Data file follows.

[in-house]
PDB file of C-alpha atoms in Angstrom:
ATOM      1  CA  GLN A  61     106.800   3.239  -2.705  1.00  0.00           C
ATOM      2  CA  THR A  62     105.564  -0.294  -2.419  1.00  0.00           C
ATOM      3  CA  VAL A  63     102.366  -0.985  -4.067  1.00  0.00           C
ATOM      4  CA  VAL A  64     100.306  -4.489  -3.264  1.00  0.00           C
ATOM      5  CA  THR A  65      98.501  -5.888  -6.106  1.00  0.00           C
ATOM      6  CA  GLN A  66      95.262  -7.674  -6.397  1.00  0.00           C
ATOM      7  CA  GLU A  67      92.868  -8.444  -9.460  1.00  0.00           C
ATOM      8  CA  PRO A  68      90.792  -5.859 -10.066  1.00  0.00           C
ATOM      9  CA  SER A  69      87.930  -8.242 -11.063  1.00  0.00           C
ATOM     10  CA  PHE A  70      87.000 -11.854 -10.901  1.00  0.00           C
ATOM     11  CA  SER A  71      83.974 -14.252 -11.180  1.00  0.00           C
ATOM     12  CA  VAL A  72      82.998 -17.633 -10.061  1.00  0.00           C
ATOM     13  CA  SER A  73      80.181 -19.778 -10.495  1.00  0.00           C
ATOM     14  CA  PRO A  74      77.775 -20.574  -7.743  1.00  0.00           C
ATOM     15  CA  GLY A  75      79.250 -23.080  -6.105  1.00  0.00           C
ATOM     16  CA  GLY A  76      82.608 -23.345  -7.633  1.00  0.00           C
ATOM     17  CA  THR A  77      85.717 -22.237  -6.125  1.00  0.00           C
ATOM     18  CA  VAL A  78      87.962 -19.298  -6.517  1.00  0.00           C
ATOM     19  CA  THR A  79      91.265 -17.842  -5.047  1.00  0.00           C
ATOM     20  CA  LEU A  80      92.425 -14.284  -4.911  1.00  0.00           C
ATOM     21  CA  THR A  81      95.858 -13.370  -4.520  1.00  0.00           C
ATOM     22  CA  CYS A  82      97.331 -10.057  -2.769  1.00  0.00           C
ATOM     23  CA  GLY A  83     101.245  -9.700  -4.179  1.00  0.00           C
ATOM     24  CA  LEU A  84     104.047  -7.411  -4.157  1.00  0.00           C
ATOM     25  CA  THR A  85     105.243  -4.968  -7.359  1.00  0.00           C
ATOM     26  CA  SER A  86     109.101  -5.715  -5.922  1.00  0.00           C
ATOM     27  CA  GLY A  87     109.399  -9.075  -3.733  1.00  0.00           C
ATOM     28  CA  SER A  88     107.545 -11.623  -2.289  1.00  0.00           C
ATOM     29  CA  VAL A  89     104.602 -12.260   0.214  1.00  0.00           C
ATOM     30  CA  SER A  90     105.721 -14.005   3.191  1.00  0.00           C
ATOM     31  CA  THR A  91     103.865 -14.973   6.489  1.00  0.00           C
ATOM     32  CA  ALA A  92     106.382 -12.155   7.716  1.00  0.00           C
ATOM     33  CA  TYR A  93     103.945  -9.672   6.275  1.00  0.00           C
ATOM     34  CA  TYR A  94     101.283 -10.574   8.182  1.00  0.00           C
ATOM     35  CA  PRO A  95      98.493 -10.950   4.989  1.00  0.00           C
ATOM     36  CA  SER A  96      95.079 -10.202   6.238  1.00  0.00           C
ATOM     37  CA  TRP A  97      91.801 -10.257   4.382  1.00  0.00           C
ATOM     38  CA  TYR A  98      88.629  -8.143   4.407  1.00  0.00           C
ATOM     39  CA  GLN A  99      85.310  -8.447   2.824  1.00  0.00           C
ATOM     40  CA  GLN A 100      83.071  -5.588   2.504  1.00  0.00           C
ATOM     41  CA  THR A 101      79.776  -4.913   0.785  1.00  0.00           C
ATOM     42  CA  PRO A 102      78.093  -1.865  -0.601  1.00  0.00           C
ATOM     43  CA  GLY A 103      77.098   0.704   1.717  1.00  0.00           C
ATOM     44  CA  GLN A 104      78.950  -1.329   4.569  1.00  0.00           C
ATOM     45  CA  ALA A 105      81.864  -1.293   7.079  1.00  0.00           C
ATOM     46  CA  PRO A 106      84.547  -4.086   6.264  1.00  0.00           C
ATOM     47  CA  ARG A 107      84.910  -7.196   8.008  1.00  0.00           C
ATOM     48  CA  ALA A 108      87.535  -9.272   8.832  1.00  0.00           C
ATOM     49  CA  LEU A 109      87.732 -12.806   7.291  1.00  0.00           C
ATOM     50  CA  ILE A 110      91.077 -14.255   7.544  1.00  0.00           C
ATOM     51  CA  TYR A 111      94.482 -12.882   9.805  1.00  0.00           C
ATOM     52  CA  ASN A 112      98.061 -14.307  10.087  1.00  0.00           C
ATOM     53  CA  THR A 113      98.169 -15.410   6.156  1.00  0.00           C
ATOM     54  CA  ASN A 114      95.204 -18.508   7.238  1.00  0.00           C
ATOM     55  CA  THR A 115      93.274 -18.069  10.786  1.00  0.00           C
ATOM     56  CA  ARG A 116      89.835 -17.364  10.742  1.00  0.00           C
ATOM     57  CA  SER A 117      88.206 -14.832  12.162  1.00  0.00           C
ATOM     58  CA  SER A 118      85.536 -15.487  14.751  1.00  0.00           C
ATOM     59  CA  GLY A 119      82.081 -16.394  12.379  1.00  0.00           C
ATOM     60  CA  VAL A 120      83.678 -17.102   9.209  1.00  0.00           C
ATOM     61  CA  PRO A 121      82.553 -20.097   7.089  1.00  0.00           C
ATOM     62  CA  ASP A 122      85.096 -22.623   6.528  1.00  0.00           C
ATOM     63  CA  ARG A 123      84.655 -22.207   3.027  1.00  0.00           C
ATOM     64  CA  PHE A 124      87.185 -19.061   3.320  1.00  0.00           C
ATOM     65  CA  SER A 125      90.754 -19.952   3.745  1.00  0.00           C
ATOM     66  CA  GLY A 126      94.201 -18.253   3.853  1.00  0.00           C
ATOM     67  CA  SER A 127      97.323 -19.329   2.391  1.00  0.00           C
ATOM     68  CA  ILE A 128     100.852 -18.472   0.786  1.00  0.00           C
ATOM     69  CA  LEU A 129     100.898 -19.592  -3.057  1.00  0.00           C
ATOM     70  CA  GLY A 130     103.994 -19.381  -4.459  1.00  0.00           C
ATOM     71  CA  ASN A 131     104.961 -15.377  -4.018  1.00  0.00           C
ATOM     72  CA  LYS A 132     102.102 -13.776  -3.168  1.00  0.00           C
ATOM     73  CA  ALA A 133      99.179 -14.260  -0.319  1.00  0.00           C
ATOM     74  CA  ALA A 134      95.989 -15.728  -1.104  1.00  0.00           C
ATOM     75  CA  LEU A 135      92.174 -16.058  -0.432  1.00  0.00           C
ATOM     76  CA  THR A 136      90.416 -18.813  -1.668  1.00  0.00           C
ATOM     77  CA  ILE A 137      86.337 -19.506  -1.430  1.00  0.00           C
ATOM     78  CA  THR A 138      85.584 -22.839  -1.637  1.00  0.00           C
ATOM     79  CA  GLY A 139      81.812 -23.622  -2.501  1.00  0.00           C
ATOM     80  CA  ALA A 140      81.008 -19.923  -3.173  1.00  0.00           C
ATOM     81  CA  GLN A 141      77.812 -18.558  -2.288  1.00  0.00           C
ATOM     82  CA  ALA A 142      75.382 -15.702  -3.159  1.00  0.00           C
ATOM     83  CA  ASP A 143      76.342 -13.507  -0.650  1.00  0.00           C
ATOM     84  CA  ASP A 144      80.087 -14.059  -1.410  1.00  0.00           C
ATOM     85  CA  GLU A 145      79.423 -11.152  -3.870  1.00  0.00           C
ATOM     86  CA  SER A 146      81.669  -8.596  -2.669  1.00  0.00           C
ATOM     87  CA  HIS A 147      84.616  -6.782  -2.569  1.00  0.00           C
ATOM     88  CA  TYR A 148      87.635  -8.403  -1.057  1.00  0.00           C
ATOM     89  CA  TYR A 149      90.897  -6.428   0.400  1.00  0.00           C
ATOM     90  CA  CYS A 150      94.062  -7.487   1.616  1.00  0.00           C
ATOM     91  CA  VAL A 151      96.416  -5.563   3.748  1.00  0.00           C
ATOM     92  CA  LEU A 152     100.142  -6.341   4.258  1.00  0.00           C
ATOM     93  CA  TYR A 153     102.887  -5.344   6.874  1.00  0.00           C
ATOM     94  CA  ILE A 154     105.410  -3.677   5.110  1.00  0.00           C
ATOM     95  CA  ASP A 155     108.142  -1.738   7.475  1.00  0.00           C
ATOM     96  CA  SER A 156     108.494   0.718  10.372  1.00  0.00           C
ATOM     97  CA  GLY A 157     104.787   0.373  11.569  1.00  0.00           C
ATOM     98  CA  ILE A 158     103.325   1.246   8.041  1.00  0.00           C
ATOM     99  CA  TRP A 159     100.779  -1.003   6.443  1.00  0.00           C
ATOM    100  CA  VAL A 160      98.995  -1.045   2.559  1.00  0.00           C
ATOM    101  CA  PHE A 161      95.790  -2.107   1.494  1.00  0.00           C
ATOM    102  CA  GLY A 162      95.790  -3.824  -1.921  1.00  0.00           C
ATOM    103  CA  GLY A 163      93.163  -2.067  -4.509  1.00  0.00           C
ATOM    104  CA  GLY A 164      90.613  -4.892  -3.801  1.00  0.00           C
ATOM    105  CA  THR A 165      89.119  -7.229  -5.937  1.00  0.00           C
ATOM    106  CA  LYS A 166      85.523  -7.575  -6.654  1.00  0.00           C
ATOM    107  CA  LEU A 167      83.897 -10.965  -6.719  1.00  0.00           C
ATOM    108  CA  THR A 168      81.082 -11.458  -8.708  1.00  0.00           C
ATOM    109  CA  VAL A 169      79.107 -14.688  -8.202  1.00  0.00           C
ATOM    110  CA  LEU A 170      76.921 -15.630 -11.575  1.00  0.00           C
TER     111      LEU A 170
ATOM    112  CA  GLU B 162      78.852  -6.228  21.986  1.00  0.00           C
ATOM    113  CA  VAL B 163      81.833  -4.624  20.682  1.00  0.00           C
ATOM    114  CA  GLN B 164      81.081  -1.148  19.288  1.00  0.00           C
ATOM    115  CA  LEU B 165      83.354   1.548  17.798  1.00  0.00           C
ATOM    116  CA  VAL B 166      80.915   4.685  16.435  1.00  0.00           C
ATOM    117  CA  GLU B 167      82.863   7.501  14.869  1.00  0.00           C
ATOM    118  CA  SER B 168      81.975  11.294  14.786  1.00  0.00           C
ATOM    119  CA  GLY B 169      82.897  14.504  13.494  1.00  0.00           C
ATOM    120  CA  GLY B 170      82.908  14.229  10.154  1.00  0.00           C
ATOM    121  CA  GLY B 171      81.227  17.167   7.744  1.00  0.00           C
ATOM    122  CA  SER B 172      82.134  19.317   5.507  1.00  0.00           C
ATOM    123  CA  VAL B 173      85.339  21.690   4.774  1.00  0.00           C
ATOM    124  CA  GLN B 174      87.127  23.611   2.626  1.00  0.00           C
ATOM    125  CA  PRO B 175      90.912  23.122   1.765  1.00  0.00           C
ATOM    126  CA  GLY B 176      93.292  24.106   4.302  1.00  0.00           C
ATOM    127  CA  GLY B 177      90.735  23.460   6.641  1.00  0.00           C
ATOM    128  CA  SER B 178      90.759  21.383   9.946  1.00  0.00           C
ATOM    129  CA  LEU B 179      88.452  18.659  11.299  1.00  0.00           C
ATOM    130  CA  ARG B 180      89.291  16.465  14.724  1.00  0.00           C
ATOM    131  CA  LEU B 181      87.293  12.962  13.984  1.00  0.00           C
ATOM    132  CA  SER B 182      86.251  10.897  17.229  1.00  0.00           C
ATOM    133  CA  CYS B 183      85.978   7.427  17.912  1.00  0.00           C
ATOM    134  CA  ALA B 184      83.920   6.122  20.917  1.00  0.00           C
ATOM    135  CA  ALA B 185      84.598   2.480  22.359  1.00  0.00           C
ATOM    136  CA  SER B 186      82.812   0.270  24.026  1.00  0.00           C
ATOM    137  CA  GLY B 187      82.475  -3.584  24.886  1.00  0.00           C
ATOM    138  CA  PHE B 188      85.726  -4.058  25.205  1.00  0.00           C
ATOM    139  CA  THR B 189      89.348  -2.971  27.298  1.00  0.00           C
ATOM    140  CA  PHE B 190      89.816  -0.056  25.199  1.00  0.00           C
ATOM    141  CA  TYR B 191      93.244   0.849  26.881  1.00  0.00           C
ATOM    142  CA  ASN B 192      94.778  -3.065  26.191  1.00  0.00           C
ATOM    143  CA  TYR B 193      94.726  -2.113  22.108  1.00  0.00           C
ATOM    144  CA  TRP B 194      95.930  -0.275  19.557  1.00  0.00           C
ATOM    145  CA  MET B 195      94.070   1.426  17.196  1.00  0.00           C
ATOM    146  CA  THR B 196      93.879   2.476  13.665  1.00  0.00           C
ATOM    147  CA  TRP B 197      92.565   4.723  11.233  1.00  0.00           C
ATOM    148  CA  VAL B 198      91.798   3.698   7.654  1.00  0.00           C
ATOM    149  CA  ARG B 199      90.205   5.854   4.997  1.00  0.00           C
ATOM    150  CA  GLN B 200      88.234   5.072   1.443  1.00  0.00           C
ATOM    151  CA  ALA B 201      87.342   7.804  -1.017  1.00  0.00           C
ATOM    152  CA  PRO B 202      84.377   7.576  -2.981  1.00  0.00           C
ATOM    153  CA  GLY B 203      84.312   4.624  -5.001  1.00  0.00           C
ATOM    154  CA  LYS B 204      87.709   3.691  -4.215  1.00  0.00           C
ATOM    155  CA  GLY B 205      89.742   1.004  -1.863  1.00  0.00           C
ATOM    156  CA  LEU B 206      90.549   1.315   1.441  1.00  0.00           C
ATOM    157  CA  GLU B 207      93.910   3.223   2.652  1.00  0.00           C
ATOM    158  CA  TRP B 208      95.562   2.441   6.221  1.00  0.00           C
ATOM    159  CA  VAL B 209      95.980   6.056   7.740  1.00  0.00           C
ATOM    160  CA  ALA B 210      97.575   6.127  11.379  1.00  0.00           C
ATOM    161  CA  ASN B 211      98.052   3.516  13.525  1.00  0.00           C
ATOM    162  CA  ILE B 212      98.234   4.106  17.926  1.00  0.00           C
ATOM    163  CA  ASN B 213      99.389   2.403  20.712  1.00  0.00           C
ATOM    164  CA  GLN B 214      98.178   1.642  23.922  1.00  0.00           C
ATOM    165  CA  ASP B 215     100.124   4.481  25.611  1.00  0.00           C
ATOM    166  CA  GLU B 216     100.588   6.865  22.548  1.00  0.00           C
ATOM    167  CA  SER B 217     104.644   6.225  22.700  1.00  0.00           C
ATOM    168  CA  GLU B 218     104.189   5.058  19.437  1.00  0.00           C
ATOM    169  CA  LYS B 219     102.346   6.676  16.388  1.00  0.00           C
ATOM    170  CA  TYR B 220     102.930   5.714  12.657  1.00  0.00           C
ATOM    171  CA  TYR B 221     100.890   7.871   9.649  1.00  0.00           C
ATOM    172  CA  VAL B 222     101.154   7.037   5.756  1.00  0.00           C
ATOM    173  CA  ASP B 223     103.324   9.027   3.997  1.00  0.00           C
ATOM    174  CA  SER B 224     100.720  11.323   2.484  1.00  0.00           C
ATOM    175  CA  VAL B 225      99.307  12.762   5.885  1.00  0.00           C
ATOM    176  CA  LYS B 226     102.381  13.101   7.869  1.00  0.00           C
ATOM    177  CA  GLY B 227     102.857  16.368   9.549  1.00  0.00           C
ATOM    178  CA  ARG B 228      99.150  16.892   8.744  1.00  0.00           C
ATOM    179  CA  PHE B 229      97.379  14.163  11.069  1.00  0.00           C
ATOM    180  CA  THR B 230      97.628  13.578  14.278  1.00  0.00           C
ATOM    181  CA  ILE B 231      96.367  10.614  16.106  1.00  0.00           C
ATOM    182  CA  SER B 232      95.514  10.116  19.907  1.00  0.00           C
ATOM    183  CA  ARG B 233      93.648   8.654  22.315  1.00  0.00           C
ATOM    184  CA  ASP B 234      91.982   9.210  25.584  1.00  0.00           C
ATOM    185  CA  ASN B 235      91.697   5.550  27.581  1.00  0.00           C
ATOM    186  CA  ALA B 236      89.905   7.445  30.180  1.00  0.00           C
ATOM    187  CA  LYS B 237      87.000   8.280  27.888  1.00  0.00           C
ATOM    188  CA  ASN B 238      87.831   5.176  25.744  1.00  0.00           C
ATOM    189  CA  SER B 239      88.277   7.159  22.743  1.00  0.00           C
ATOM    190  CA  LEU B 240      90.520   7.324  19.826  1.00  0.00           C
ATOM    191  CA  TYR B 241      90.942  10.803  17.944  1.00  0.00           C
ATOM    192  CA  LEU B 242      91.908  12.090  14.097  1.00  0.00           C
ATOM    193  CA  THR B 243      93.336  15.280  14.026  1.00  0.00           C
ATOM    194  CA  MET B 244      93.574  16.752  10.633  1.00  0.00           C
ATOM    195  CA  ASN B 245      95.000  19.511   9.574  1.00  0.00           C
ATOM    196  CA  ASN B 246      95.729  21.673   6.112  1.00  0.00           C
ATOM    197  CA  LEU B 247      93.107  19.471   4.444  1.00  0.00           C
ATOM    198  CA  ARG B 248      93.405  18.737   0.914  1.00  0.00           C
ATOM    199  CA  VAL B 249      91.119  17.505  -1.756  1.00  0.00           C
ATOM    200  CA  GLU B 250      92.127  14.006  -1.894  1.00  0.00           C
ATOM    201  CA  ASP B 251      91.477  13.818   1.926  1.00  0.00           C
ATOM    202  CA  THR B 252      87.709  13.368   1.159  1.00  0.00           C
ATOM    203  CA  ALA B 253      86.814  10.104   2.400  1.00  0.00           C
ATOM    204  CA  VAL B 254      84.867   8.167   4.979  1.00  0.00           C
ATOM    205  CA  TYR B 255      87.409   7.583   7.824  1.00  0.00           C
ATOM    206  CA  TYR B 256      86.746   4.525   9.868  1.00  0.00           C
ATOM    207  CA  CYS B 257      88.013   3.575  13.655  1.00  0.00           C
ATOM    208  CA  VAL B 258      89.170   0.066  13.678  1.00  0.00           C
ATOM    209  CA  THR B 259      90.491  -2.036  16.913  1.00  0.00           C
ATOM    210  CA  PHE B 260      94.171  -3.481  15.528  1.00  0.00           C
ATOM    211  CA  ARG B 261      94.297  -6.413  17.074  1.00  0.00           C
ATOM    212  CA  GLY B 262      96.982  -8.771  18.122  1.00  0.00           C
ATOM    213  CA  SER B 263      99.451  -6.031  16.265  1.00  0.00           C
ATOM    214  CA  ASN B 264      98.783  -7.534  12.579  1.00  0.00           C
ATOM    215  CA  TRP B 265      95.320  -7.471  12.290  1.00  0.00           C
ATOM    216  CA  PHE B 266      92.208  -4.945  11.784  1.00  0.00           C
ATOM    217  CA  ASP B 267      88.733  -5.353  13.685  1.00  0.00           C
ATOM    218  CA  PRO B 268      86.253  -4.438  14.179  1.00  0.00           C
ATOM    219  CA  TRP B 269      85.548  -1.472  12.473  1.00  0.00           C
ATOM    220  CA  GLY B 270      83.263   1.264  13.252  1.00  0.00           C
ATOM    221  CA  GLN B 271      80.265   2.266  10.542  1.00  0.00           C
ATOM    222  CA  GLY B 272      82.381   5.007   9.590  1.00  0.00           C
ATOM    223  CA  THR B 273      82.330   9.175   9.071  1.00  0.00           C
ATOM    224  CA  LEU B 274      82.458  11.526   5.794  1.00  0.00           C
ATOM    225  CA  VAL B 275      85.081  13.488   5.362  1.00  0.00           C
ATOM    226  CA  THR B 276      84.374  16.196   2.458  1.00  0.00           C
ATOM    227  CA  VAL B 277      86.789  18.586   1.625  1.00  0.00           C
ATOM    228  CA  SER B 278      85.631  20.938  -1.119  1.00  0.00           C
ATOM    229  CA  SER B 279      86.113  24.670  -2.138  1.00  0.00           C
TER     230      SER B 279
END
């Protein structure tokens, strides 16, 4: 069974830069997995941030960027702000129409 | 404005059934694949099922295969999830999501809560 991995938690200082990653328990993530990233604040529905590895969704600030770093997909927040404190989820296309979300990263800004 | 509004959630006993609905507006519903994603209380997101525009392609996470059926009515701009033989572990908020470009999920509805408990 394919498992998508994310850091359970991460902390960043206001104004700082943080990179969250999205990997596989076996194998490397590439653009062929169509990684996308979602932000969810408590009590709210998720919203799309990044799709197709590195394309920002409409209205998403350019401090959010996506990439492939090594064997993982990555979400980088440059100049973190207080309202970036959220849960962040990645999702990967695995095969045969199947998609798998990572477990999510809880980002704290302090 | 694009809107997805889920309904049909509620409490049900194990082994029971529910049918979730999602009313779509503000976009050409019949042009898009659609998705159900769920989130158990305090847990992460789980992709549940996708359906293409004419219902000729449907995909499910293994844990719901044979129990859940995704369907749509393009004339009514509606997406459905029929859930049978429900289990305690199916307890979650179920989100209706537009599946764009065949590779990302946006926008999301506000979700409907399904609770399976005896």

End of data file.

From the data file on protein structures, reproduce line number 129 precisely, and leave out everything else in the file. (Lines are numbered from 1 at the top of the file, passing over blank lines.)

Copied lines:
ATOM    127  CA  GLY B 177      90.735  23.460   6.641  1.00  0.00           C